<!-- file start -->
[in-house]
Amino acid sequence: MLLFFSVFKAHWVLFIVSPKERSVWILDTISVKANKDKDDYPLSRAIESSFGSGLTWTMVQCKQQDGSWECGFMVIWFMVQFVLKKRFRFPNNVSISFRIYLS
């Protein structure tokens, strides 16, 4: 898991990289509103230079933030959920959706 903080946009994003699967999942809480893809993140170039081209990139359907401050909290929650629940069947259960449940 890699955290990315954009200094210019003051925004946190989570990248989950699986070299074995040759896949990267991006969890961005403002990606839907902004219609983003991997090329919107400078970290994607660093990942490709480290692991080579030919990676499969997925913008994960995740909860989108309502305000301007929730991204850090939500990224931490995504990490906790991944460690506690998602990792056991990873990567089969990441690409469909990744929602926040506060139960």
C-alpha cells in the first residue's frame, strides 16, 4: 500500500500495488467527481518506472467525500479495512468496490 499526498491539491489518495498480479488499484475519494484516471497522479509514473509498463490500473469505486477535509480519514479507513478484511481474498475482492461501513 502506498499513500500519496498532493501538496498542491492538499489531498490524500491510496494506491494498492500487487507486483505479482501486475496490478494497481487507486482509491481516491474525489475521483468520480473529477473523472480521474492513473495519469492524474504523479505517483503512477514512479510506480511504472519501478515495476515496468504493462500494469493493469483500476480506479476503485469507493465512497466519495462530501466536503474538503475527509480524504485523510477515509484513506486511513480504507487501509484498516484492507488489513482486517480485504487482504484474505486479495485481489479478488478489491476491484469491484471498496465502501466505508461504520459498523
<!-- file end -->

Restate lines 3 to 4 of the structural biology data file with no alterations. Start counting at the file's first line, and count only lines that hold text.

């Protein structure tokens, strides 16, 4: 898991990289509103230079933030959920959706 903080946009994003699967999942809480893809993140170039081209990139359907401050909290929650629940069947259960449940 890699955290990315954009200094210019003051925004946190989570990248989950699986070299074995040759896949990267991006969890961005403002990606839907902004219609983003991997090329919107400078970290994607660093990942490709480290692991080579030919990676499969997925913008994960995740909860989108309502305000301007929730991204850090939500990224931490995504990490906790991944460690506690998602990792056991990873990567089969990441690409469909990744929602926040506060139960």
C-alpha cells in the first residue's frame, strides 16, 4: 500500500500495488467527481518506472467525500479495512468496490 499526498491539491489518495498480479488499484475519494484516471497522479509514473509498463490500473469505486477535509480519514479507513478484511481474498475482492461501513 502506498499513500500519496498532493501538496498542491492538499489531498490524500491510496494506491494498492500487487507486483505479482501486475496490478494497481487507486482509491481516491474525489475521483468520480473529477473523472480521474492513473495519469492524474504523479505517483503512477514512479510506480511504472519501478515495476515496468504493462500494469493493469483500476480506479476503485469507493465512497466519495462530501466536503474538503475527509480524504485523510477515509484513506486511513480504507487501509484498516484492507488489513482486517480485504487482504484474505486479495485481489479478488478489491476491484469491484471498496465502501466505508461504520459498523